Slash social distancing to 3ft to allow up to 120% more pubs to reopen, urge UK landlords who say smaller venues without beer gardens will struggle to keep 6ft gap between drinkers
- Brewery bosses claim many pubs are too small to enforce stringent measures
- They say halving recommended distance would mean more pubs can reopen
- Pubs have been shut since March 20 – just before the start of the lockdown
- Bosses have discussed safety tactics such as protective screens and apps
- Here’s how to help people impacted by Covid-19
Pubs in Britain have urged the Government to relax the two-metre (6ft) social distancing rule during the coronavirus pandemic so they can reopen.
Brewery bosses claim many pubs are too small to successfully enforce the stringent measures.
They say halving the recommended distance to one metre (3ft) would mean 120 per cent more pubs would be able to reopen when safe to do so.
Two men and a dog sit outside a closed pub in Barnard Castle in County Durham yesterday
Pubs have been shut since March 20 – just before the start of the lockdown – but the Government has said they hope to reopen them in July.
Safety tactics such as protective screens, one-way systems and apps for ordering pints have been discussed by pub owners as possible ways to prevent coronavirus transmission, reported The Sun.
But smaller pubs are worried that the two-metre social distancing rule will mean they cannot accept enough customers to keep them in business.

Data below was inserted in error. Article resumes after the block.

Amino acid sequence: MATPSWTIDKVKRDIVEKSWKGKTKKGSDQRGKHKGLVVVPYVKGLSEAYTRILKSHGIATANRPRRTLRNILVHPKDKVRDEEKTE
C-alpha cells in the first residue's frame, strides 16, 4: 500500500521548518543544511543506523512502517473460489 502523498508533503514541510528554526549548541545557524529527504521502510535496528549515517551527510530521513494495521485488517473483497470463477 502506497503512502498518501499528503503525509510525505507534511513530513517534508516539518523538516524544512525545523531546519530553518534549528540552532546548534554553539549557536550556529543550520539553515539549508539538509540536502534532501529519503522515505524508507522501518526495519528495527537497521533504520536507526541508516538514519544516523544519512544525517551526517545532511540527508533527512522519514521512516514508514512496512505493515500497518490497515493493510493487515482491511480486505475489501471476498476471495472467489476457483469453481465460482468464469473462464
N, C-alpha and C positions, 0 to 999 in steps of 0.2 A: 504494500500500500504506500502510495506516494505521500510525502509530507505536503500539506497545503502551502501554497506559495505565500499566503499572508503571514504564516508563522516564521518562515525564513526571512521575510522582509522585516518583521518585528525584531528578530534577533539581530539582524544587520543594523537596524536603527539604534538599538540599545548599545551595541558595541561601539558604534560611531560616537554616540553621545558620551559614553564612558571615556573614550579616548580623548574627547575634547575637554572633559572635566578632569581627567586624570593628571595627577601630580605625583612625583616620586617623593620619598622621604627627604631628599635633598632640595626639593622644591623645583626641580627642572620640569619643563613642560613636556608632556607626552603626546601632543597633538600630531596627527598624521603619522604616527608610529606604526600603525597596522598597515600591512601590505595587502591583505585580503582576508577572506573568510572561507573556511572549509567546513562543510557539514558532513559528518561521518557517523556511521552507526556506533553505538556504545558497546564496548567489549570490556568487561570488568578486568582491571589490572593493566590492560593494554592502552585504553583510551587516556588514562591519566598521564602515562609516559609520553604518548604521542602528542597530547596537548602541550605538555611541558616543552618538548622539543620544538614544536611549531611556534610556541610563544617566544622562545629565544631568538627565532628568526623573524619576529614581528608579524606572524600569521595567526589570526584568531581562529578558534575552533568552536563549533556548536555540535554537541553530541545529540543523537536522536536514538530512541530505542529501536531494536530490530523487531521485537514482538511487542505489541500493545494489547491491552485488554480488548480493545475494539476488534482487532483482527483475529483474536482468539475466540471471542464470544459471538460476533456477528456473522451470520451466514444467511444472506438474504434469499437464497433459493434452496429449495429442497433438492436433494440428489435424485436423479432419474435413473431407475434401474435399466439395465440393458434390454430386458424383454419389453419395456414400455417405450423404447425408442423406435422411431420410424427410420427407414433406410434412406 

It comes as industry experts estimate pubs lost ten million pint sales over the sunny Bank Holiday weekend.
Emma McClarkin, head of the British Beer and Pub Association, told The Sun: ‘We are all missing the great British pub.
This graphic shows how Wetherspoon pubs could look when they are allowed to reopen again
‘We are working day in, day out alongside the Government to create a safe socialising environment for our staff and customers to return to.
‘Pubs with gardens should be in a great position to reopen at the earliest opportunity, and we hope that the Government will look again at revising the social distancing guidance.’
The two-metre distancing rule is based on the fact that droplets from sneezes and coughs can travel anywhere between one and two metres.
While Britain has strictly maintained a two-metre rule, many other countries such as France have only ever imposed a one-metre rule.
Community officers speak to a woman selling food and drinks yesterday outside a pub in Southend-on-Sea, Essex
Australia, Germany and the Netherlands meanwhile recommend people stay 1.5 metres away from each other.
The World Health Organisation has advised that a one-metre social distancing rule is sufficient to reduce the spread of Covid-19.
Last week Yvonne Doyle, medical director of Public Health England, admitted Britain had taken a ‘precautionary approach’ to social distancing.
She added that the government would be open to reducing the social distancing rules if doing so was supported by adequate scientific evidence.